Several race subtexts found in Night of the Living Dead are discussed in detail by John Grassi in “The Unhappy Undead”. Romero’s film simply reenacts the American Civil War at the micro level, Grassi states. Then, for instance, the seemingly unavoidable conflict between Ben and Harry is reminiscent of Lincoln’s “House Divided” speech.
In “Why Can’t We Just Eat Brains and Be Happy?”, Chris Deis discusses the ways in which race is operative in Romero’s film as a thematic and a symbolic device. And perhaps more important, Deis explores how the interpretation and appreciation of Night of the Living Dead would change, or remain the same, if race as a critical lens is removed from the way we view the film.
As previously stated, because of its subtextual representation of race conflict, Night of the Living Dead perfectly reflected the torrid cultural and political landscape of American during the late ‘60s. While this observation explains the popularity of Romero’s film in the USA, it makes us ponder why Night of the Living Dead is an equally esteemed and respected film in other countries.
In this regard, Andrew Smith’s “Zombies in Wardour Street” provides a detailed exploration of Night of the Living Dead within the context of the British horror film. Even though British audiences were becoming familiar with the evolution of the horror film, Romero’s film still presented a startling leap into the unknown.
Finally, Matt Nida and Carl Swift also consider the success of Night of the Living Dead from a British perspective in their essay, “Zombie Nation”. The power of Night of the Living Dead resides on the way Romero presents a terrifying apocalypse brought by monsters not that different from the ordinary people that we meet every day. In that light, the authors conclude that Night of the Living Dead is as relevant to a British audience as it would be to an American, both historically and contemporaneously.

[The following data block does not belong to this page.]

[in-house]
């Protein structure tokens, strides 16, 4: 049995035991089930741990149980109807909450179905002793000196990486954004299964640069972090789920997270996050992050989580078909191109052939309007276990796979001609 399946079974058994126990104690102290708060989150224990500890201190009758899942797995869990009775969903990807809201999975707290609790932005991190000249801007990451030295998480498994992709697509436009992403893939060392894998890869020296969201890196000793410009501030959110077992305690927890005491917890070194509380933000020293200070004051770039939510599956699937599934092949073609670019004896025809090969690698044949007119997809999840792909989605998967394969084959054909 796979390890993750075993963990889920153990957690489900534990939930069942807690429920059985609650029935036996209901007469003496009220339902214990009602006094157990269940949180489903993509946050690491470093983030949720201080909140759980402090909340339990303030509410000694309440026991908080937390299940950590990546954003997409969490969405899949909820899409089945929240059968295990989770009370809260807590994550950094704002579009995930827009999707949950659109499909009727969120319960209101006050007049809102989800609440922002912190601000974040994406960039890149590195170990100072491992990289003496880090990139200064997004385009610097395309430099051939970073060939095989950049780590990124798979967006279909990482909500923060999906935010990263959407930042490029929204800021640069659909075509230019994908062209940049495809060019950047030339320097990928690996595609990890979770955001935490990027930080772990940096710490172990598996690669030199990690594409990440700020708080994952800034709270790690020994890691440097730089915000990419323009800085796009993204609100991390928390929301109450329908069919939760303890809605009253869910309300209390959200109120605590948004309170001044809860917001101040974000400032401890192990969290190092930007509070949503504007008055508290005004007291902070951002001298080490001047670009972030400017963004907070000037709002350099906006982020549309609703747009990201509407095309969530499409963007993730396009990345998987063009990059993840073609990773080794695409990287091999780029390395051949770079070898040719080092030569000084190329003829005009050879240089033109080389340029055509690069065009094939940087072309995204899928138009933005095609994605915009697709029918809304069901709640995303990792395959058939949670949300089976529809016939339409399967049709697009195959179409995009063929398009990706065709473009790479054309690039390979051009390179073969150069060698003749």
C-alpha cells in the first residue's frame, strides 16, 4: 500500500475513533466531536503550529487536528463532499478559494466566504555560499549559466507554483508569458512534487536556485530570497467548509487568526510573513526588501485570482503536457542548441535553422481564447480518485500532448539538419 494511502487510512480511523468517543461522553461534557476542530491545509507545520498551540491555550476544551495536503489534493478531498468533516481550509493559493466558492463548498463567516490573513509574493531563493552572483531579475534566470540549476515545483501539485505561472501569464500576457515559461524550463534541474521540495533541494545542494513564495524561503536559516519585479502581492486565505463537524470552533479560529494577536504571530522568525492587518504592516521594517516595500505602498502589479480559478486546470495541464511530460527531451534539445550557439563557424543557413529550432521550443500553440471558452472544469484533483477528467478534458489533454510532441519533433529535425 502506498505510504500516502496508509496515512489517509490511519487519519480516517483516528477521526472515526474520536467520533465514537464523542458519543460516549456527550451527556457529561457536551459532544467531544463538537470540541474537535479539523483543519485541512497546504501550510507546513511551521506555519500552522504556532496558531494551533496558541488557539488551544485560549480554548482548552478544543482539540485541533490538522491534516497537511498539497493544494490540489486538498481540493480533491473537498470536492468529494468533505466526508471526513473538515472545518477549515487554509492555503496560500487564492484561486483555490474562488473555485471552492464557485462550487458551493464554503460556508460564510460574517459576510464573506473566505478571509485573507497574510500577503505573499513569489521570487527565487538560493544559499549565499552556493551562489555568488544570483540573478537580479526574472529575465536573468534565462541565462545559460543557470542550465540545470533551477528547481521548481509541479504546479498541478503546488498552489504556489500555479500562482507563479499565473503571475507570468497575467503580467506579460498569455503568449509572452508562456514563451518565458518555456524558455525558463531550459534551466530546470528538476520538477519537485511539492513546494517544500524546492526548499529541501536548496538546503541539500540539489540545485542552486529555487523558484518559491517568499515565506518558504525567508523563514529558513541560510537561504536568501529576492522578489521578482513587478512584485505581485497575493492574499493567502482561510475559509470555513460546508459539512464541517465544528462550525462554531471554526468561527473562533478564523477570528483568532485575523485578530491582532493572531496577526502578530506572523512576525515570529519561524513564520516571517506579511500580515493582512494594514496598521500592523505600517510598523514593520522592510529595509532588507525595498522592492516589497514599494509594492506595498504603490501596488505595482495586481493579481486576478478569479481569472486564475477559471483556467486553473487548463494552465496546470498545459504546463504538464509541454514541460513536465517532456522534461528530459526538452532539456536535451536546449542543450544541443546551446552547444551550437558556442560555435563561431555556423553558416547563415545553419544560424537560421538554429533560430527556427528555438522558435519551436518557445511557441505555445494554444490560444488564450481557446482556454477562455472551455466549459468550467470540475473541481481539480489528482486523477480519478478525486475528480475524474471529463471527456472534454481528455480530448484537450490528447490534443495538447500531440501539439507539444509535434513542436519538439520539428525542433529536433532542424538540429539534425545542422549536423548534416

Wednesday, October 29 2008
As a concept, the dead returning to destroy the living is worse than Germany invading Poland, worse than Islamic fundamentalists destroying a New York landmark, worse than a tsunami killing tens of thousands of people.
Although British audiences were becoming familiar with an evolution in horror, Night of the Living Dead still presented a startling leap into the unknown.
Ben must die for the world to return to normal and the racial hierarchy is re-established. This is Romero’s most incisive critique: that even in the face of unimaginable horror, humanity reverts to its status quo.
The Civil War is reenacted on a micro level in Night of the Living Dead. Your neighbors are the real monsters.
The seemingly progressive casting of Night of the Living Dead actually reinforces the message from racist groups of the time: a well-spoken African American is the person responsible for the deaths of all of the white characters in the film.
In Night of the Living Dead, the most unpleasant character just happens to also be the most insightful.